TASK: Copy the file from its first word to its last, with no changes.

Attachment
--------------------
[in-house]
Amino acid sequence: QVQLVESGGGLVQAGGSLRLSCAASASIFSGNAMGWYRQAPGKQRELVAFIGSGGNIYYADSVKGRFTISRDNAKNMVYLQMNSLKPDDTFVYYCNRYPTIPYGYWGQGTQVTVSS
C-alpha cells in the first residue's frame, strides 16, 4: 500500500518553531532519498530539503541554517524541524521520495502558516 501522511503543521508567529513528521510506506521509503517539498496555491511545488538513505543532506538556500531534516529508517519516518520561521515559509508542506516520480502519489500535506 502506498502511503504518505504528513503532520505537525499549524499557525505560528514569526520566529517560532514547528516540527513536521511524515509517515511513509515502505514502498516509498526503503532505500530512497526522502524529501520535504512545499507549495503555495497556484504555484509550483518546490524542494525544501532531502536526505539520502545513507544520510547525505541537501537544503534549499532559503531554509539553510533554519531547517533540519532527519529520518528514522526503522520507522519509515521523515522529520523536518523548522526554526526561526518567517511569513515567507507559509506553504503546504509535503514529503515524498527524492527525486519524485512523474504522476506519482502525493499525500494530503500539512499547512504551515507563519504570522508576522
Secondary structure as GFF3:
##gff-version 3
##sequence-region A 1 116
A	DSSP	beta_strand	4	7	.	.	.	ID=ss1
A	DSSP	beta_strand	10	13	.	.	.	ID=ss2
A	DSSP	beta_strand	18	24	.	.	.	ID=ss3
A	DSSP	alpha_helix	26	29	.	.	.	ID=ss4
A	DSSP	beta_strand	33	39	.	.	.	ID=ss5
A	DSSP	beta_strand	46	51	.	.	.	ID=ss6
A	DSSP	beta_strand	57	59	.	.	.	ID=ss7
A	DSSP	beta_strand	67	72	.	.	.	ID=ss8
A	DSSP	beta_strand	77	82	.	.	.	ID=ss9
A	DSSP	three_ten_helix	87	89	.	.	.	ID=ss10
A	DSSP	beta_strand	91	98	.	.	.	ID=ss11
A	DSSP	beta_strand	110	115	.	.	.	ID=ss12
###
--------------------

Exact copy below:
[in-house]
Amino acid sequence: QVQLVESGGGLVQAGGSLRLSCAASASIFSGNAMGWYRQAPGKQRELVAFIGSGGNIYYADSVKGRFTISRDNAKNMVYLQMNSLKPDDTFVYYCNRYPTIPYGYWGQGTQVTVSS
C-alpha cells in the first residue's frame, strides 16, 4: 500500500518553531532519498530539503541554517524541524521520495502558516 501522511503543521508567529513528521510506506521509503517539498496555491511545488538513505543532506538556500531534516529508517519516518520561521515559509508542506516520480502519489500535506 502506498502511503504518505504528513503532520505537525499549524499557525505560528514569526520566529517560532514547528516540527513536521511524515509517515511513509515502505514502498516509498526503503532505500530512497526522502524529501520535504512545499507549495503555495497556484504555484509550483518546490524542494525544501532531502536526505539520502545513507544520510547525505541537501537544503534549499532559503531554509539553510533554519531547517533540519532527519529520518528514522526503522520507522519509515521523515522529520523536518523548522526554526526561526518567517511569513515567507507559509506553504503546504509535503514529503515524498527524492527525486519524485512523474504522476506519482502525493499525500494530503500539512499547512504551515507563519504570522508576522
Secondary structure as GFF3:
##gff-version 3
##sequence-region A 1 116
A	DSSP	beta_strand	4	7	.	.	.	ID=ss1
A	DSSP	beta_strand	10	13	.	.	.	ID=ss2
A	DSSP	beta_strand	18	24	.	.	.	ID=ss3
A	DSSP	alpha_helix	26	29	.	.	.	ID=ss4
A	DSSP	beta_strand	33	39	.	.	.	ID=ss5
A	DSSP	beta_strand	46	51	.	.	.	ID=ss6
A	DSSP	beta_strand	57	59	.	.	.	ID=ss7
A	DSSP	beta_strand	67	72	.	.	.	ID=ss8
A	DSSP	beta_strand	77	82	.	.	.	ID=ss9
A	DSSP	three_ten_helix	87	89	.	.	.	ID=ss10
A	DSSP	beta_strand	91	98	.	.	.	ID=ss11
A	DSSP	beta_strand	110	115	.	.	.	ID=ss12
###